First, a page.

Occupational risk of human parvovirus B19 infection for school and day-care personnel during an outbreak of erythema infectiosum

JAMA. 1990 Apr 18;263(15):2061-5.


Human parvovirus B19, the cause of erythema infectiosum, has recently been associated with adverse fetal outcomes. During a large outbreak of erythema infectiosum in Connecticut, a survey was conducted on 571 (90%) of 634 school and day-care personnel to determine the risk of acquiring B19 infection. Serologic evidence of B19 infection was determined by using an enzyme-linked immunosorbent assay. Of the school and day-care personnel, 58% had evidence of previous B19 infection. The minimal rate of B19 infection in susceptible personnel during the outbreak was 19%. The risk was increased for teachers and day-care providers who had contact with younger children and with greater numbers of ill children. These results suggest that B19 infection is an occupational risk for school and day-care personnel.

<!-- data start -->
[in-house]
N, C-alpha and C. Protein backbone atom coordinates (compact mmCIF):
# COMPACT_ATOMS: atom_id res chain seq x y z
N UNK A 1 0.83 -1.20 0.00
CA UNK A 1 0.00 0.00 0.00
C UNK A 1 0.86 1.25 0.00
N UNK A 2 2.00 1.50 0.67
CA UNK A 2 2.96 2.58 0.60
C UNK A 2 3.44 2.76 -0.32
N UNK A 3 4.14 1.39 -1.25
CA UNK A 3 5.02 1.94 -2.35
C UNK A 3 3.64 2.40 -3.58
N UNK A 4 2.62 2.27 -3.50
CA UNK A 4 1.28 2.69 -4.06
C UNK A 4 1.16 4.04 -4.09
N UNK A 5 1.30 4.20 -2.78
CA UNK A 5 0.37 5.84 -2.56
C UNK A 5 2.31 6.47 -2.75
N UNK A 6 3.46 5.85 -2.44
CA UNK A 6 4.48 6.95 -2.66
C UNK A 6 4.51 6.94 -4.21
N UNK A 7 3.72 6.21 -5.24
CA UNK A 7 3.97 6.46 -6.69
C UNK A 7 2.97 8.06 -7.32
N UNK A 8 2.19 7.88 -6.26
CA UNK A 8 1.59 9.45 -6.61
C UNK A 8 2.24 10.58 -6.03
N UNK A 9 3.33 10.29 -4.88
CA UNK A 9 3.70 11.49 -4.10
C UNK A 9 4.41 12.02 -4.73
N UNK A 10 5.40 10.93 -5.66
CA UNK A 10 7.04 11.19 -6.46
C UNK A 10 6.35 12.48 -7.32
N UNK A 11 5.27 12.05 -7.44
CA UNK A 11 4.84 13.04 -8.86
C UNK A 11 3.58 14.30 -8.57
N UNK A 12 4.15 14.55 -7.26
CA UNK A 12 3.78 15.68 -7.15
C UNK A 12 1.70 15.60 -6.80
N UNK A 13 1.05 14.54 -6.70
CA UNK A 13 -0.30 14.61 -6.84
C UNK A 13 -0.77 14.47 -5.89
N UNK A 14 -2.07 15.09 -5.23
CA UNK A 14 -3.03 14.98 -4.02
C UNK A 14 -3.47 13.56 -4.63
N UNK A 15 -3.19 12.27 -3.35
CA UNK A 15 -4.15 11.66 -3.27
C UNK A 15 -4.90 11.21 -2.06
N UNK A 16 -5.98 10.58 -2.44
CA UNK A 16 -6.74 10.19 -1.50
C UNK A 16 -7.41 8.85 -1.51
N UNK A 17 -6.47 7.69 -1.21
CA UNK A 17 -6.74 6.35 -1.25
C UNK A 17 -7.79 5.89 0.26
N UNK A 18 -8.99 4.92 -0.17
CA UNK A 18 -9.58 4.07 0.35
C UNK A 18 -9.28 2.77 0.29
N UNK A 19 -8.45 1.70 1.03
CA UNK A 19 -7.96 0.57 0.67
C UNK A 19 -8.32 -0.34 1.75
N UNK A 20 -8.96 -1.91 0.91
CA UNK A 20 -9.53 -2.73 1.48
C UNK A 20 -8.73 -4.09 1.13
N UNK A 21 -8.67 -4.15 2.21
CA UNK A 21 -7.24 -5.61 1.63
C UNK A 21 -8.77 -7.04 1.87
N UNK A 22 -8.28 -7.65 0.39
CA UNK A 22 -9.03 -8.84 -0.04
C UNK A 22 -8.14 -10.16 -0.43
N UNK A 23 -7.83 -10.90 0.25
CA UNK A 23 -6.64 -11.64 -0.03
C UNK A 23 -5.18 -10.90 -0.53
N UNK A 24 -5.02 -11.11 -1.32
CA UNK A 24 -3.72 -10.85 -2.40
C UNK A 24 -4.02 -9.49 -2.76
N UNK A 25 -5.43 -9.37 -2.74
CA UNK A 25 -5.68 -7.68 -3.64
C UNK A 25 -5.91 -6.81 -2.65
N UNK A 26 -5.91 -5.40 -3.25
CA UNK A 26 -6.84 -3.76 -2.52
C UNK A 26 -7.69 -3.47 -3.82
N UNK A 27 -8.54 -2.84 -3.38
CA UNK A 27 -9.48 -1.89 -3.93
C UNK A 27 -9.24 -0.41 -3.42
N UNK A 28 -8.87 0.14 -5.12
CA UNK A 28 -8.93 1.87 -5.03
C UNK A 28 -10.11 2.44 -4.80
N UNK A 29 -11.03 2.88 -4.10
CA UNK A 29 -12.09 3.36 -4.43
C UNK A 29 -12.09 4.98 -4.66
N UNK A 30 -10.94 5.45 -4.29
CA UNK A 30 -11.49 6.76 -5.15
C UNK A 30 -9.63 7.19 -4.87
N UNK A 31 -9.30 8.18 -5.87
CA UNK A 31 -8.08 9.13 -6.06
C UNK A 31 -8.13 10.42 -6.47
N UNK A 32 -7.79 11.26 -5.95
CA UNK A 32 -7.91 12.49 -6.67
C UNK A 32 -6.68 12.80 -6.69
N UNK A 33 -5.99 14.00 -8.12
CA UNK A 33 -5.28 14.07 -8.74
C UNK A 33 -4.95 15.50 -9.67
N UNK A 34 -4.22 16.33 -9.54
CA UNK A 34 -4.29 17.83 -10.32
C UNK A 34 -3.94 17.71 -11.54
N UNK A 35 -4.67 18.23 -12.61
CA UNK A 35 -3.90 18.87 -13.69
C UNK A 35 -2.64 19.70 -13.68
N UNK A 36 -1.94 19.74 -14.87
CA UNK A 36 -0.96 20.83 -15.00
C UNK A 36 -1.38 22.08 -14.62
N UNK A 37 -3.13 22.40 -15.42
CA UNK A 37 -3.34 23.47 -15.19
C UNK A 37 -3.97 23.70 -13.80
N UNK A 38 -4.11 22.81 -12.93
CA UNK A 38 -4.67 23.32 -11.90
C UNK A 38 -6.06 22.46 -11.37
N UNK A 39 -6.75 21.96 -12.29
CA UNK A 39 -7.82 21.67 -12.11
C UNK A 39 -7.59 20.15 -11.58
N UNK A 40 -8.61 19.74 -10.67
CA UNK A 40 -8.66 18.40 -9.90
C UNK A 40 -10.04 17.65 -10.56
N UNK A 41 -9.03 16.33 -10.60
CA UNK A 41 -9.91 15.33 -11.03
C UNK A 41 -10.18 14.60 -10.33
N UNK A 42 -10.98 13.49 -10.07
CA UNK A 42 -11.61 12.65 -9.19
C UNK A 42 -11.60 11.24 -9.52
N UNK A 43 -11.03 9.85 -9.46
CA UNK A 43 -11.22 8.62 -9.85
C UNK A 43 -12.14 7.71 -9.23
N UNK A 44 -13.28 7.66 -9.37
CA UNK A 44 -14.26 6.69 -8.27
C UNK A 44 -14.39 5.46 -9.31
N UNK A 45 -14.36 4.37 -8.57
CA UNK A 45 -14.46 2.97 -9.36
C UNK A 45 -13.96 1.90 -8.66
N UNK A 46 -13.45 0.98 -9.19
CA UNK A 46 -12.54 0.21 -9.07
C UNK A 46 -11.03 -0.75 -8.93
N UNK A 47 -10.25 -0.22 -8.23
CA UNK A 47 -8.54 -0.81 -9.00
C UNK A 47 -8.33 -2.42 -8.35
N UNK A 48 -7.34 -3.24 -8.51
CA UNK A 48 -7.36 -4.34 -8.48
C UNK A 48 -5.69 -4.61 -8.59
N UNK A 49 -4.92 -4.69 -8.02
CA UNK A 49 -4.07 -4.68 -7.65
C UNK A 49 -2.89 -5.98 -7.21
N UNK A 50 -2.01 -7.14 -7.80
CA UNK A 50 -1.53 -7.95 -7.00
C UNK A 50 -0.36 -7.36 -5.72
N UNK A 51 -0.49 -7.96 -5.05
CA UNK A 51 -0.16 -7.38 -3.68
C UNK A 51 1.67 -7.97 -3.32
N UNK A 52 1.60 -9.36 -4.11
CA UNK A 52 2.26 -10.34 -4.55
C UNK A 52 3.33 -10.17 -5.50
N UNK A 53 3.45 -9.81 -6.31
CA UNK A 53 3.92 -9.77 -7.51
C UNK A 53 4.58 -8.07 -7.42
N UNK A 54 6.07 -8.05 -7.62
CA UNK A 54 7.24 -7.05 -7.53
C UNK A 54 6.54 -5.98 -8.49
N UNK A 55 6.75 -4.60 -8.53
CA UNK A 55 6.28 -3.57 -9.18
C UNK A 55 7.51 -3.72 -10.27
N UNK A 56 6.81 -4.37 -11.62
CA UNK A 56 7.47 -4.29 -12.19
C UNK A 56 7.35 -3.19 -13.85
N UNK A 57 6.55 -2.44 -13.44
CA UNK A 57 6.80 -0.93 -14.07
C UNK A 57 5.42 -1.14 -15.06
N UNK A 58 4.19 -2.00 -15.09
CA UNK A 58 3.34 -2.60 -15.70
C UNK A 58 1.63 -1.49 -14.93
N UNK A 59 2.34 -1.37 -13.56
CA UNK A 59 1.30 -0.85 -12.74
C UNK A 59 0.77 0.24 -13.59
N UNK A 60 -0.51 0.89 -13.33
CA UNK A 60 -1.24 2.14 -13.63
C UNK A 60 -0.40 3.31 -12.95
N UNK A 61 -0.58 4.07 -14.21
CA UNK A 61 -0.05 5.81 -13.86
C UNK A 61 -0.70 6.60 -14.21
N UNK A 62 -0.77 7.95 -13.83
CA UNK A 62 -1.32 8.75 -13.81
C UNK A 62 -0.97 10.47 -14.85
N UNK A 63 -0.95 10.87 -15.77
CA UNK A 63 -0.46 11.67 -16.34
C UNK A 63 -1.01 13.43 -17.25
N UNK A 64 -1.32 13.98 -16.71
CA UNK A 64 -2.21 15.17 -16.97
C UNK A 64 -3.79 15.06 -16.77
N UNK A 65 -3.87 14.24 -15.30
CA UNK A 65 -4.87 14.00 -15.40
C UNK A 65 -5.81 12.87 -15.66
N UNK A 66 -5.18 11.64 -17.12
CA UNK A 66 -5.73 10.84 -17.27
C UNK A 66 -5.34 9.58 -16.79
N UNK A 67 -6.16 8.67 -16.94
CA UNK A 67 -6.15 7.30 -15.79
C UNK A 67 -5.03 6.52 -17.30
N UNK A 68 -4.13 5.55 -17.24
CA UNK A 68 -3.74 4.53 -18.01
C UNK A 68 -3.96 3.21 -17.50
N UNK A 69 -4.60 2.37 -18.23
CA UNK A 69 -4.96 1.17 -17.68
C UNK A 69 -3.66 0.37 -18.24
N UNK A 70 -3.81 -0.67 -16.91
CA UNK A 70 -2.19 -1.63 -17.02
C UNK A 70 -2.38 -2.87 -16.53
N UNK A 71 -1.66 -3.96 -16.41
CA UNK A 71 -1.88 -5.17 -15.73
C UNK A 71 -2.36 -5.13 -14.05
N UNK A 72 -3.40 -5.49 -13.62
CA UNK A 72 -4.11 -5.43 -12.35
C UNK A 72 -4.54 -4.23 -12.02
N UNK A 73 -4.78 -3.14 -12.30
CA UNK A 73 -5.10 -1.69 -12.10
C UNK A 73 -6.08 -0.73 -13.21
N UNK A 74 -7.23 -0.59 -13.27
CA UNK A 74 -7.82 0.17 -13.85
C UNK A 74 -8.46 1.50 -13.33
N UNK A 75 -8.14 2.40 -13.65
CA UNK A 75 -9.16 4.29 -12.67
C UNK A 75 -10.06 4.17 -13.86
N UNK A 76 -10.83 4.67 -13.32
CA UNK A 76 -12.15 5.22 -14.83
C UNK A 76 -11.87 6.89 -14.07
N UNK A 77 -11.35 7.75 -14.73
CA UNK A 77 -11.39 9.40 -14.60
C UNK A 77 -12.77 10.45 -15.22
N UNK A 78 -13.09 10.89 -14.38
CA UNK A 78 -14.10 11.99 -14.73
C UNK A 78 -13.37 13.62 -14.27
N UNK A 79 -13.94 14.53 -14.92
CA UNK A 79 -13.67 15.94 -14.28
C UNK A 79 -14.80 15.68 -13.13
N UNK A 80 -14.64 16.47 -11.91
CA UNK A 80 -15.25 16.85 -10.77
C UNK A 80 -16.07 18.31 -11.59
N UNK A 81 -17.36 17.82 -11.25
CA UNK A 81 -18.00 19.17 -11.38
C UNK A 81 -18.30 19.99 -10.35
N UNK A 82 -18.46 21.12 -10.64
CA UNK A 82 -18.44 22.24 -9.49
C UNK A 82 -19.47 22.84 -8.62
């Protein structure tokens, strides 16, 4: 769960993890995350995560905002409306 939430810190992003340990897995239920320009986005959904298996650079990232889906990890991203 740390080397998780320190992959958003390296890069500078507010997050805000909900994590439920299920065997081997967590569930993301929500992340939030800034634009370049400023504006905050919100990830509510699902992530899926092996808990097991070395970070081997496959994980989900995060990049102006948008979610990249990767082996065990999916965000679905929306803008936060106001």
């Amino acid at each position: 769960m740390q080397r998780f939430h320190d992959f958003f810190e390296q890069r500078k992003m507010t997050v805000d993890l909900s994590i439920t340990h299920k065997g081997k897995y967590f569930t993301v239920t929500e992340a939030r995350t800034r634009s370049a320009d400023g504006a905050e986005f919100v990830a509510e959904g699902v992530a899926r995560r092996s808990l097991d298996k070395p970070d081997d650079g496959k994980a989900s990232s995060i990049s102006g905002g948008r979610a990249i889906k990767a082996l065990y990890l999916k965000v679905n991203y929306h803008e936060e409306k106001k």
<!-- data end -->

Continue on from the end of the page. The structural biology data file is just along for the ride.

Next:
MeSH terms

  • Adult
  • Child
  • Child Day Care Centers*
  • Connecticut / epidemiology
  • Disease Outbreaks*
  • Erythema / epidemiology
  • Erythema / etiology*
  • Erythema / immunology
  • Female
  • Humans
  • Immunoglobulin G / analysis
  • Immunoglobulin M / analysis
  • Occupational Diseases / etiology*
  • Occupational Diseases / immunology
  • Parvoviridae Infections / epidemiology
  • Parvoviridae Infections / etiology*
  • Parvoviridae Infections / immunology
  • Pregnancy
  • Pregnancy Complications, Infectious / epidemiology
  • Pregnancy Complications, Infectious / etiology
  • Pregnancy Complications, Infectious / immunology
  • Pregnancy Outcome
  • Prospective Studies
  • Risk Factors
  • Schools*


  • Immunoglobulin G
  • Immunoglobulin M